In Aké: The Years of Childhood , Wole Soyinka offers his readers an autobiographical perspective of his childhood in colonial Nigerian society. As a child attempting to make sense of the world around him, a world of both "colonized" and "colonizer", Soyinka constructs his reality with the contrasting cultures of the "white" man and the native Nigerian. This hybridization of culture is best exemplified by Soyinka's description of his Christian egungun:
The stained glass windows behind the altar of St. Peter's church displayed the figures of three white men, dressed in robes which were very clearly egúngún robes. Their faces were exposed, which was unlike our own egungun, but I felt that this was something peculiar to the country from which those white people came (32)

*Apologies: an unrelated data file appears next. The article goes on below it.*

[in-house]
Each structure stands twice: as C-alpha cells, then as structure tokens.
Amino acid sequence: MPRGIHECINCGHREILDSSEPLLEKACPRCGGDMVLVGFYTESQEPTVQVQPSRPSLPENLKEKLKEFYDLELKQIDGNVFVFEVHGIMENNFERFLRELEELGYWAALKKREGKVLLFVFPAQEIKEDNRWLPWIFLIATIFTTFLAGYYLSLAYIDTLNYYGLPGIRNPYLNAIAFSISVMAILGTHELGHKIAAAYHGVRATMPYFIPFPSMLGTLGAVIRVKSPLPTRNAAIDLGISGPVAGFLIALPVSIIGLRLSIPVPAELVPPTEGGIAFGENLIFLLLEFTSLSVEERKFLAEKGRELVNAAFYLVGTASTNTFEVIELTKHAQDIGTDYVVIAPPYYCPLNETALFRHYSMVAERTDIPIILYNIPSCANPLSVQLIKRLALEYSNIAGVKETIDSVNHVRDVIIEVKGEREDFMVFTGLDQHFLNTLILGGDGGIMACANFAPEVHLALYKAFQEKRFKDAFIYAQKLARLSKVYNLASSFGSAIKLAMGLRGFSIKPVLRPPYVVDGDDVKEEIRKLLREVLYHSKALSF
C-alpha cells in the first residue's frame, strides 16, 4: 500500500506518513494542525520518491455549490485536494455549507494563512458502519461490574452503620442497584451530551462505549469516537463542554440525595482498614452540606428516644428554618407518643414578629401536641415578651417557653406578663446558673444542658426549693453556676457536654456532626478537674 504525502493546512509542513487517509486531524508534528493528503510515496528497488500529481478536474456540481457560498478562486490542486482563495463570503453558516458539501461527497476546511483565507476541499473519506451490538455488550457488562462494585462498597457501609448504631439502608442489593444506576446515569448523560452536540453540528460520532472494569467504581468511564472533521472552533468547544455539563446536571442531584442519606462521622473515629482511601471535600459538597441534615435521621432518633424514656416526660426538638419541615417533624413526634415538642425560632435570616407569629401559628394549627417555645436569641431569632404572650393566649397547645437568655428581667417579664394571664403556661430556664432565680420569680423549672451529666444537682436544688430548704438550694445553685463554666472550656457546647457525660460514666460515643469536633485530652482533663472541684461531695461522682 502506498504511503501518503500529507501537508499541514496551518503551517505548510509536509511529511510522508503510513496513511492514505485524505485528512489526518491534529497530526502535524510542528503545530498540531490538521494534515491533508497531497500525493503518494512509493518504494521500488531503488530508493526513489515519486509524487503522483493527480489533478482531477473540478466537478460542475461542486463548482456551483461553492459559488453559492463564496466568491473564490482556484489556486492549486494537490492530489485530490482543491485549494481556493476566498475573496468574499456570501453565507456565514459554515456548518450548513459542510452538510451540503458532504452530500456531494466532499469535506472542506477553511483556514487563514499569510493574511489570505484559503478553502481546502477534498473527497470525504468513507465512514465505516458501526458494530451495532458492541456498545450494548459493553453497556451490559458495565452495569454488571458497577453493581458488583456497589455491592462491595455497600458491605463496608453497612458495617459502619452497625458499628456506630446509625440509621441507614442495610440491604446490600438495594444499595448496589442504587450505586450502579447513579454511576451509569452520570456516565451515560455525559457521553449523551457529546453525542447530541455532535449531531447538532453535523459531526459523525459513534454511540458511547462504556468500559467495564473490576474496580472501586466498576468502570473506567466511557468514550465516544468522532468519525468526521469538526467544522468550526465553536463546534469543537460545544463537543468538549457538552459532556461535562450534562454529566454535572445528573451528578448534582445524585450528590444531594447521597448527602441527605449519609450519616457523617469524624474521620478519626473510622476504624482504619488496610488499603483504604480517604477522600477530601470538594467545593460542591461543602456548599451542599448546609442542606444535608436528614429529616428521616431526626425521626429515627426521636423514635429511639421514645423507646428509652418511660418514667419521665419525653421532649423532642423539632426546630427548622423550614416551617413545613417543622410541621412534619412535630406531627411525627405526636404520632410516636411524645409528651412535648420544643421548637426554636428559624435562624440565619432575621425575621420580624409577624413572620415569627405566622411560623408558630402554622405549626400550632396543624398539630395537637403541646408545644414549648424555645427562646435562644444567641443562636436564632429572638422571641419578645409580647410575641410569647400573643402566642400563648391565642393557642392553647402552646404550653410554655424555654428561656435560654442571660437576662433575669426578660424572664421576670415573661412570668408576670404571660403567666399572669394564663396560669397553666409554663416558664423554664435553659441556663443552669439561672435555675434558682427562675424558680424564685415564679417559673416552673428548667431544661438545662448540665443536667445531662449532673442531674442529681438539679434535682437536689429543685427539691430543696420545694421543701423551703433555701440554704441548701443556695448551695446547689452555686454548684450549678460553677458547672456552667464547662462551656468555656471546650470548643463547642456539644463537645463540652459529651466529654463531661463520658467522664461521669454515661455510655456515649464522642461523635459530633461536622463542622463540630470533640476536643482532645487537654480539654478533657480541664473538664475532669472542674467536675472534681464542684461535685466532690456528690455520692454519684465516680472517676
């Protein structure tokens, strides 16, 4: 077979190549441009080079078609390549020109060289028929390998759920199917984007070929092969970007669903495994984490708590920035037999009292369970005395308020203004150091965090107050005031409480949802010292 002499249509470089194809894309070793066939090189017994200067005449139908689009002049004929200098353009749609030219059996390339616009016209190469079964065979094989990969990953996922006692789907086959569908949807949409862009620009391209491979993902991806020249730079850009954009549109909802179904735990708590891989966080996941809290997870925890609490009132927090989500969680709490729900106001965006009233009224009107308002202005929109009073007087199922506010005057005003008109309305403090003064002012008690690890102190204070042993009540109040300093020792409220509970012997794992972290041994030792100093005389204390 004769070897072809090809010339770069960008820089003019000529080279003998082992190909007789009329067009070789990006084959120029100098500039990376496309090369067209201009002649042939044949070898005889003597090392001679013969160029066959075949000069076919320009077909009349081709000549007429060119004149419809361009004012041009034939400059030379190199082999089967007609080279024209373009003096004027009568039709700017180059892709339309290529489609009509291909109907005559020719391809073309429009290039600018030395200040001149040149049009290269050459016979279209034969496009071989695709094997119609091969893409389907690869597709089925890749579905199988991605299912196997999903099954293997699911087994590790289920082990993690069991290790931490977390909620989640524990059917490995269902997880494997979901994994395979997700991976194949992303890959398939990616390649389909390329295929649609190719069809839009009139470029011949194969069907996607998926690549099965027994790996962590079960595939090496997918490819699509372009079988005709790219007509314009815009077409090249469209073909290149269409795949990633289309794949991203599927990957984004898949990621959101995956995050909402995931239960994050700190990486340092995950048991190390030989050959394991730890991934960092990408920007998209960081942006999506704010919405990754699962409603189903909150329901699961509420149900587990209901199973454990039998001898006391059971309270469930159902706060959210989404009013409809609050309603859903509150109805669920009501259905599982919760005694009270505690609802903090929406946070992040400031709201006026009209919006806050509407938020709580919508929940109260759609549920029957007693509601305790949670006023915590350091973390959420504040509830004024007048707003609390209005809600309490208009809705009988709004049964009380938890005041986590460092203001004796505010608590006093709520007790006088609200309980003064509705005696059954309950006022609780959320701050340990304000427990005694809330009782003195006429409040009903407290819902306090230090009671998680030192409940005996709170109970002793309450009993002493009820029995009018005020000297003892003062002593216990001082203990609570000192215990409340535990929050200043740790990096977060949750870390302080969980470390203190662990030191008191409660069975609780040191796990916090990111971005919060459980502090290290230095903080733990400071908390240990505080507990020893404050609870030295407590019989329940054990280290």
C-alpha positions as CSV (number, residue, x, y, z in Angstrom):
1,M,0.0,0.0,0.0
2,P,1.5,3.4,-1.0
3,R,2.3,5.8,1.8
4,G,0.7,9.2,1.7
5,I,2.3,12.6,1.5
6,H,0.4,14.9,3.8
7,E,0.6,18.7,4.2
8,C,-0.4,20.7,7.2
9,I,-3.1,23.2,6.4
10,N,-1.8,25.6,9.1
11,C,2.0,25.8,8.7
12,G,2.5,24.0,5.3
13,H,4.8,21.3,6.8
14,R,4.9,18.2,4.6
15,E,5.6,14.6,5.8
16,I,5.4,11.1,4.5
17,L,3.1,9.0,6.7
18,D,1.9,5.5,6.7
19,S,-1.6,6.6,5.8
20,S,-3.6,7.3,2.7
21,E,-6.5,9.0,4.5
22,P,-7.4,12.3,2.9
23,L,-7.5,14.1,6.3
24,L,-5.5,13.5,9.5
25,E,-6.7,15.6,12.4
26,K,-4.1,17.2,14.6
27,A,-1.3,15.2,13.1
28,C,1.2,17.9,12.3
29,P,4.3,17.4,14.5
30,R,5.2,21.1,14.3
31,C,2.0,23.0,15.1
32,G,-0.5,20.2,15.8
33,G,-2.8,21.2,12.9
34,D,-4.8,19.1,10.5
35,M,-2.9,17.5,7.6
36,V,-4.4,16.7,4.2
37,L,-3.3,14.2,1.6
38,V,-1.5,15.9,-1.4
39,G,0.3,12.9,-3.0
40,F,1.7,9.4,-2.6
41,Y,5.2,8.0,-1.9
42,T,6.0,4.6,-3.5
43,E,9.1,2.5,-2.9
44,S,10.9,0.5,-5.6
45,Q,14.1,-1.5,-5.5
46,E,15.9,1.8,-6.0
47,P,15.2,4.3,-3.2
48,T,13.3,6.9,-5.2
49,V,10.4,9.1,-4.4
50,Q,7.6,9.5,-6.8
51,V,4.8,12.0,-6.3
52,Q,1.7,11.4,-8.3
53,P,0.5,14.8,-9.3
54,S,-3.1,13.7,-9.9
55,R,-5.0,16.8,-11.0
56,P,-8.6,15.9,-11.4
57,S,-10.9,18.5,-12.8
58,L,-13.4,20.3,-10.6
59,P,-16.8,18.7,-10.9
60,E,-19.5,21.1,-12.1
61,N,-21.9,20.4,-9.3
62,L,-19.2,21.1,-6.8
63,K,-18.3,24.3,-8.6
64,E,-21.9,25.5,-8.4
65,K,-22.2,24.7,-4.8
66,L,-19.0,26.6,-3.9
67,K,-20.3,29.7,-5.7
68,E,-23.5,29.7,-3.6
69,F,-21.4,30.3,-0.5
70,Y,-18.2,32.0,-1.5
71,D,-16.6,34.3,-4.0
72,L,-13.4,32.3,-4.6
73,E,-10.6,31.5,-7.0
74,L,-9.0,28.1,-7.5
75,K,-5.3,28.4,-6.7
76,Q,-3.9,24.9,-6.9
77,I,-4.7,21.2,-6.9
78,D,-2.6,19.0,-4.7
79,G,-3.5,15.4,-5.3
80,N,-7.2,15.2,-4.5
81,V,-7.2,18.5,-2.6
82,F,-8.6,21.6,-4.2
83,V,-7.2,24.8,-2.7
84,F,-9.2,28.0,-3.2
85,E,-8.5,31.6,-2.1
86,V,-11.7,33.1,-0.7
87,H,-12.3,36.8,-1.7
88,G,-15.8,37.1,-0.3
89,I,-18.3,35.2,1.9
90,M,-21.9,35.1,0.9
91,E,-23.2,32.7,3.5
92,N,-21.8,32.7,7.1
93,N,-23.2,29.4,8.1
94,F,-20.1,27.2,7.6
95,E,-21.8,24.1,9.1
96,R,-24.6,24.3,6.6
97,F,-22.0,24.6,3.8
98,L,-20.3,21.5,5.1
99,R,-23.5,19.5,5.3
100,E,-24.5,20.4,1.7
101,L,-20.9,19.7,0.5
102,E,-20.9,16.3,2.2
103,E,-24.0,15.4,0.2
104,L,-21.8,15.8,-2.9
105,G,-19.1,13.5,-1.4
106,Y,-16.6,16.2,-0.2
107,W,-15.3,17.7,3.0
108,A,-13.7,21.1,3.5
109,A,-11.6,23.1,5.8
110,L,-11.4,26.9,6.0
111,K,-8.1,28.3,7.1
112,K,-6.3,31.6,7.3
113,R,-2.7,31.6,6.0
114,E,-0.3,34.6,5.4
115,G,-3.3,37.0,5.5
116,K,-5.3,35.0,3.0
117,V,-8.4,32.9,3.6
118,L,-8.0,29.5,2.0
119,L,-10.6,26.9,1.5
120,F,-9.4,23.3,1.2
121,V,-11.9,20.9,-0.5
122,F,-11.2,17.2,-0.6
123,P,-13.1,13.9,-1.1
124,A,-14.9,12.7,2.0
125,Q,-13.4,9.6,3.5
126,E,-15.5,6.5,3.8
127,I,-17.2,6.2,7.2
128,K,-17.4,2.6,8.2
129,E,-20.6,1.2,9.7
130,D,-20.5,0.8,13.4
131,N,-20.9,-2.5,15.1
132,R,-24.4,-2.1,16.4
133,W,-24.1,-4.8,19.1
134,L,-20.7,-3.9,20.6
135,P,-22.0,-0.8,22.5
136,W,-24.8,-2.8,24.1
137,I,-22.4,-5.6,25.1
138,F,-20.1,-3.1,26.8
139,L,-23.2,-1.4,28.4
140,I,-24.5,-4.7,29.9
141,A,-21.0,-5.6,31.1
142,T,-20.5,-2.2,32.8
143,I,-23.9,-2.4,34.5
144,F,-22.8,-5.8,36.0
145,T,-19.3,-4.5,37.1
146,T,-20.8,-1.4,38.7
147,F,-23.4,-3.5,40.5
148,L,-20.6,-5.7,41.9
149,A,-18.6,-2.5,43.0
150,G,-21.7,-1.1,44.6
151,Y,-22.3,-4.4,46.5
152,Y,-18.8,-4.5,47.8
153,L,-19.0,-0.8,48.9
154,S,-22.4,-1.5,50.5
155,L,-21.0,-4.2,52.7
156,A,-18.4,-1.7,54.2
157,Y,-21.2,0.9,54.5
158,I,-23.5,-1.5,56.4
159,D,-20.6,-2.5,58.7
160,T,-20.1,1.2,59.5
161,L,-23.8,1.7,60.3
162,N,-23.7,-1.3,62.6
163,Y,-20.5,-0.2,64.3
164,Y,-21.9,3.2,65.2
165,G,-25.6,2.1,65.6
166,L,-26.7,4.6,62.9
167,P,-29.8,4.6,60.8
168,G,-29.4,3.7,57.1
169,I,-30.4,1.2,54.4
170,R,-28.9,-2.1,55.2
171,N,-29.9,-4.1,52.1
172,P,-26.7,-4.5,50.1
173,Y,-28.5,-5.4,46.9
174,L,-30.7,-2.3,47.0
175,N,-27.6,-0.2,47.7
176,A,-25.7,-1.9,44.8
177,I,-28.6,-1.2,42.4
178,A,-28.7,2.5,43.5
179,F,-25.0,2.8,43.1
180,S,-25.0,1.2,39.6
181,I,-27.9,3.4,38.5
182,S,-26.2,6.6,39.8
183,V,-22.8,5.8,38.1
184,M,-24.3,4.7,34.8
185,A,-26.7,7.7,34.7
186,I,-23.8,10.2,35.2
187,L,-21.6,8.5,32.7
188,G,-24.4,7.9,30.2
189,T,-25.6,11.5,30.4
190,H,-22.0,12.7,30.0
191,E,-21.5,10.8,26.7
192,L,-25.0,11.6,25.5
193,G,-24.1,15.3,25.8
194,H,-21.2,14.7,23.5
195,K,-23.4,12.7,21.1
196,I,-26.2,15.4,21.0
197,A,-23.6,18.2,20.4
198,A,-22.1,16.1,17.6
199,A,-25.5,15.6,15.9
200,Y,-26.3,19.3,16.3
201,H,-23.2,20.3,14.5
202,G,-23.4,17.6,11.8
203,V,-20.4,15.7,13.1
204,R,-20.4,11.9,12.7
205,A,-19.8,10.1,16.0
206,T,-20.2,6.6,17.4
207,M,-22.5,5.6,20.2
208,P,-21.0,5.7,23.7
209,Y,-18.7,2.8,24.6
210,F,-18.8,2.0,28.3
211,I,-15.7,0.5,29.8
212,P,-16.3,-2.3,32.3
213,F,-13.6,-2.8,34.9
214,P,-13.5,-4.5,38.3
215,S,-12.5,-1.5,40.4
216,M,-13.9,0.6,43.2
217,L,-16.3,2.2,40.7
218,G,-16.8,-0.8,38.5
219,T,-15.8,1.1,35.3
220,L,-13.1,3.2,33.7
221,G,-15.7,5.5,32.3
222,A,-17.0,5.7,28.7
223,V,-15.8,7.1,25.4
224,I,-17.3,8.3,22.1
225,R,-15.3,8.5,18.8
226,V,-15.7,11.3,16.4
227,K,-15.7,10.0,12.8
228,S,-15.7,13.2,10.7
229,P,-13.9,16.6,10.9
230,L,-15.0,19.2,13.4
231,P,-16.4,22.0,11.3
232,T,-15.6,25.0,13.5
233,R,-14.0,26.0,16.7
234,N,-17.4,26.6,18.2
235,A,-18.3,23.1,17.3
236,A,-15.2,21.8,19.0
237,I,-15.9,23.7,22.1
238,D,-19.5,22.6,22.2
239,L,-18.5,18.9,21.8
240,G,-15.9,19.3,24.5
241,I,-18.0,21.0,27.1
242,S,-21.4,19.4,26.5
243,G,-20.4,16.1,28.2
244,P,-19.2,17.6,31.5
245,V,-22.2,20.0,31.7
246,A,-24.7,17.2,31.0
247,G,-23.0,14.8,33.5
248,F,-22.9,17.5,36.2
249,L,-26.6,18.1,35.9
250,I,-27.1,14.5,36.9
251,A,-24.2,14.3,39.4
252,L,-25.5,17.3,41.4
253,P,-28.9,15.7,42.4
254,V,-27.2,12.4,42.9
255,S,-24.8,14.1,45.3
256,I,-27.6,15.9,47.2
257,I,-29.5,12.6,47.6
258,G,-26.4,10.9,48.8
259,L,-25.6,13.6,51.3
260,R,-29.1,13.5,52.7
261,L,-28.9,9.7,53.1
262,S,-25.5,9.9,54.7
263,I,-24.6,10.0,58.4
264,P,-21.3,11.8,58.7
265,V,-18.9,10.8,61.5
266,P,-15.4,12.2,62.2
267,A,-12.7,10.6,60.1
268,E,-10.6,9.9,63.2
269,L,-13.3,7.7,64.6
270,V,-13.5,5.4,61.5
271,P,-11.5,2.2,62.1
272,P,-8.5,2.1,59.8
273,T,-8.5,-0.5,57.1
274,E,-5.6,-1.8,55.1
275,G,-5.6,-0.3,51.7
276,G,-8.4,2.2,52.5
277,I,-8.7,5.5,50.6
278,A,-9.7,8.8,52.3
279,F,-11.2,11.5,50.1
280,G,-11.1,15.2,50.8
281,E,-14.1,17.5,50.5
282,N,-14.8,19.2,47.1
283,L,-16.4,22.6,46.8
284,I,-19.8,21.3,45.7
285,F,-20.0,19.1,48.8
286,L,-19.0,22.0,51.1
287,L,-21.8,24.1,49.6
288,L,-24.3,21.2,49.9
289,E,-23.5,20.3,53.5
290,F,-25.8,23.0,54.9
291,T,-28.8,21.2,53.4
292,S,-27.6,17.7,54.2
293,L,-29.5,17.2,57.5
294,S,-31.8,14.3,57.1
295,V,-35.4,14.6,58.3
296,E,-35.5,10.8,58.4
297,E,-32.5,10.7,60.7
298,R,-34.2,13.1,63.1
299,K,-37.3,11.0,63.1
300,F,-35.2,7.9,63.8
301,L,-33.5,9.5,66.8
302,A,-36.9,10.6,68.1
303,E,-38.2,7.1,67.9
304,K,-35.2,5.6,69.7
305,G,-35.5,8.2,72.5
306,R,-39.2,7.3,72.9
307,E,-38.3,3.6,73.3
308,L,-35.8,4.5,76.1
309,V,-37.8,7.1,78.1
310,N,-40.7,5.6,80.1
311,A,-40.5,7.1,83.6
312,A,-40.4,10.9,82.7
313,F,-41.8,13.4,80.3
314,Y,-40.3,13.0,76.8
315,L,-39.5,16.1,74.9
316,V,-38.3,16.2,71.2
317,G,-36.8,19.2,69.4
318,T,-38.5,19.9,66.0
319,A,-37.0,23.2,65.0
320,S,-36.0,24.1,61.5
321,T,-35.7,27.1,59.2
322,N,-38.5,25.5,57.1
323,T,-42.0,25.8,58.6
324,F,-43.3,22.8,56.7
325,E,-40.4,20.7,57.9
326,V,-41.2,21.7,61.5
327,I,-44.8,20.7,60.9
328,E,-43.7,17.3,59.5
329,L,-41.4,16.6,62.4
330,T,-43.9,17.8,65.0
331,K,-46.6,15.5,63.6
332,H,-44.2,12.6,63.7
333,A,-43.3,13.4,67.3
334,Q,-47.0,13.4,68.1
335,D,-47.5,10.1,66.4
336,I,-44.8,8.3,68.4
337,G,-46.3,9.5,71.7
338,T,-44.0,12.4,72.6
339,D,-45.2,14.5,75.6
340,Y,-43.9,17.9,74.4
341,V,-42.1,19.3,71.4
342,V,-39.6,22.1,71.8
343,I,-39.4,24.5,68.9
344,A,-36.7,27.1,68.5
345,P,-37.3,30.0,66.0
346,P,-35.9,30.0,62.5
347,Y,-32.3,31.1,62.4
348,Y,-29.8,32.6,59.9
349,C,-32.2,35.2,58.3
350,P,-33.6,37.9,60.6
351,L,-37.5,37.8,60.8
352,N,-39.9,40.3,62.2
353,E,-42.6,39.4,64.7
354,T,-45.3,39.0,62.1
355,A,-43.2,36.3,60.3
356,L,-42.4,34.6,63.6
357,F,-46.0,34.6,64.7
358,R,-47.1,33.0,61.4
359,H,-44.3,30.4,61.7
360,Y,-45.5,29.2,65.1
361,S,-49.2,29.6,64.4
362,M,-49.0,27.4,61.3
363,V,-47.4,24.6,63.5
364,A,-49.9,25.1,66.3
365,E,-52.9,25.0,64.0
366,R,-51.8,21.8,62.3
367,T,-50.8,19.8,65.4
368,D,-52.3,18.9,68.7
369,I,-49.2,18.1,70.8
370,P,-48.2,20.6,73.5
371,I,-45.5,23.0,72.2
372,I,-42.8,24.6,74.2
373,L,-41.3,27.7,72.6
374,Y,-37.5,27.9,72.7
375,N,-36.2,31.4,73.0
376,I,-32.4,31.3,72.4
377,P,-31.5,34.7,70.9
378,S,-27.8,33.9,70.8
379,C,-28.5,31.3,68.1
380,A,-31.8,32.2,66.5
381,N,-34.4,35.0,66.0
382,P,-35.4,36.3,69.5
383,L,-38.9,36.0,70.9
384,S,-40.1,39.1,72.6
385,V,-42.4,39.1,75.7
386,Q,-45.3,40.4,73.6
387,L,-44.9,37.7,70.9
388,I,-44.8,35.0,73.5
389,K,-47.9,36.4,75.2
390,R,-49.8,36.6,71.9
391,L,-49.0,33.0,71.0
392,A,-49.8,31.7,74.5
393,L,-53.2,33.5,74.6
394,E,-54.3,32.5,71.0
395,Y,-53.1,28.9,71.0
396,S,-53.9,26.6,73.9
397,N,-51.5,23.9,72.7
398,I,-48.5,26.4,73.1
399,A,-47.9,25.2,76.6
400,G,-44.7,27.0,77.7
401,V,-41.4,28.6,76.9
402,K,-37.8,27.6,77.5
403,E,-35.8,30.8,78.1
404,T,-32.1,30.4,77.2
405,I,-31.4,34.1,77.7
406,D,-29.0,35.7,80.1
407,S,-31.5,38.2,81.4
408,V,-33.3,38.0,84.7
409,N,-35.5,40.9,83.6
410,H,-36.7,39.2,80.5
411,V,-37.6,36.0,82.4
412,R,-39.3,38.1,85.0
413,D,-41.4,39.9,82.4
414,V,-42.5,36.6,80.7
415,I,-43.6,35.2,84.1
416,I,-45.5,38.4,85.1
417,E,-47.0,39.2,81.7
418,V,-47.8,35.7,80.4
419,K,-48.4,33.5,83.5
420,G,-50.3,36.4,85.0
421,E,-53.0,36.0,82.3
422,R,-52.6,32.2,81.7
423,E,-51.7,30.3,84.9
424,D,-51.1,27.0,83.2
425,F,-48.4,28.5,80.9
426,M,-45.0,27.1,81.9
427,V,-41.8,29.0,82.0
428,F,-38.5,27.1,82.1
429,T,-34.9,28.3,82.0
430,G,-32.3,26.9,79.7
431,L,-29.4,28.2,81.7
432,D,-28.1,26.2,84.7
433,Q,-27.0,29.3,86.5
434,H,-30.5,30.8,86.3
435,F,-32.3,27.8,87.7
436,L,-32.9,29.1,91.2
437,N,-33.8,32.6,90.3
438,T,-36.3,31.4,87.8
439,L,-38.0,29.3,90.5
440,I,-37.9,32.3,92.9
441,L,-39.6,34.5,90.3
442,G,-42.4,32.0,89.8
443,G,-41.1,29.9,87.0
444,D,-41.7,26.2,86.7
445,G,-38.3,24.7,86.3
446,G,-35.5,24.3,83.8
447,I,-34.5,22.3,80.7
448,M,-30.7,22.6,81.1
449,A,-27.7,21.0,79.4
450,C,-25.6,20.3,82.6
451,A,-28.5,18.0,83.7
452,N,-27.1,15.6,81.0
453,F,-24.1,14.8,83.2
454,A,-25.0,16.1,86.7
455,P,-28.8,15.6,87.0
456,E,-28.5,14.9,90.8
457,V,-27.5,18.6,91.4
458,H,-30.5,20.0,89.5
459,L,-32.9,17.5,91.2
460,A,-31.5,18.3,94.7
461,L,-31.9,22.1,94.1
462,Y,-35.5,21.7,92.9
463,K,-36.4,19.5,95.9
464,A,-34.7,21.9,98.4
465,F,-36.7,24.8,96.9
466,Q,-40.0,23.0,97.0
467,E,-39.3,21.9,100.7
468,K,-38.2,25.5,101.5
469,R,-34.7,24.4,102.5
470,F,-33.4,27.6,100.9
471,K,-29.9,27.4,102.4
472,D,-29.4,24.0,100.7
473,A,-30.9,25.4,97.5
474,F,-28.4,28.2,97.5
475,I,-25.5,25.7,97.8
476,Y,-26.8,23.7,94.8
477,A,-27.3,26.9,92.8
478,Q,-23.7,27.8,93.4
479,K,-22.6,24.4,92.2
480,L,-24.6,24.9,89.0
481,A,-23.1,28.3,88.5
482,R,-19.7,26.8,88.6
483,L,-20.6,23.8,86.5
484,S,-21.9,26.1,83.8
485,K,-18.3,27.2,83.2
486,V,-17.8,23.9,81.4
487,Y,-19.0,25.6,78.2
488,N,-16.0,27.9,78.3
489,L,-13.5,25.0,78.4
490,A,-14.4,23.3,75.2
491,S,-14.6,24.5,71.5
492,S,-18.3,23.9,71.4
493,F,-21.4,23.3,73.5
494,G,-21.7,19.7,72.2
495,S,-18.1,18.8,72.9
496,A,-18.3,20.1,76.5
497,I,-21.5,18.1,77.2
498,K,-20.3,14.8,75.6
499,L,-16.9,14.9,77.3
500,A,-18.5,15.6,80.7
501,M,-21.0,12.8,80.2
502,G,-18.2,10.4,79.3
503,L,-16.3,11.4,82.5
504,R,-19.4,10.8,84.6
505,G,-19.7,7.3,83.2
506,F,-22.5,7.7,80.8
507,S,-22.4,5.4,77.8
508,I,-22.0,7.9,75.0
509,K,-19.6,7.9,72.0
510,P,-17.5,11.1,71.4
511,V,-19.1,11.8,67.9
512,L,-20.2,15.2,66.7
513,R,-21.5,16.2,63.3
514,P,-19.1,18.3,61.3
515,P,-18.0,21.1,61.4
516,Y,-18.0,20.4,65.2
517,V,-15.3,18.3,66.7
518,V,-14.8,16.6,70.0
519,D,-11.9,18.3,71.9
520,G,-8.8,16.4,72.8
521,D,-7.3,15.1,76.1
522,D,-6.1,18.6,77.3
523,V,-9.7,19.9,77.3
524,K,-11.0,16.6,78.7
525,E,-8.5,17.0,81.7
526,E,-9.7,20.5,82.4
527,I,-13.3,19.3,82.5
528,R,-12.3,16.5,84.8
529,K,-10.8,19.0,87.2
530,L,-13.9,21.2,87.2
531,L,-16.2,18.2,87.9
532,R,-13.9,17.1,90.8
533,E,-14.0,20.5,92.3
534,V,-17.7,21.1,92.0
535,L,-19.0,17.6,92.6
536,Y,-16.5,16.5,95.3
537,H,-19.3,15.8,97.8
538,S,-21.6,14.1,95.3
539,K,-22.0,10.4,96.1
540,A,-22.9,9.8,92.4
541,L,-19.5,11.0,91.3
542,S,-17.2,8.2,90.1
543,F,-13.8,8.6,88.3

What appears to be a little boy's religious confusion is, in fact, the fusion of Christianity and traditional African religion. Although Wole is technically Christian, his life as a child in colonial Nigeria prevents him from ignoring egúngún, the masked ancestral spirit which permeates religious life in African society. Despite ridicule from family and friends, Wole believes that St. Peter is his "special egúngún" and, if spoken to, would be able to come out of the ground like other egúngún spirits. In essence, Wole has created his own religion, his own set of beliefs constructed out of the hybridization of contrasting religious influences. Rather than focusing on the difference between Christian and egungun traditions, Soyinka's childhood "tale" of the Christian egúngún illustrates the way in which "colonized" and "colonizer" cultures often fuse to produce something which is entirely new.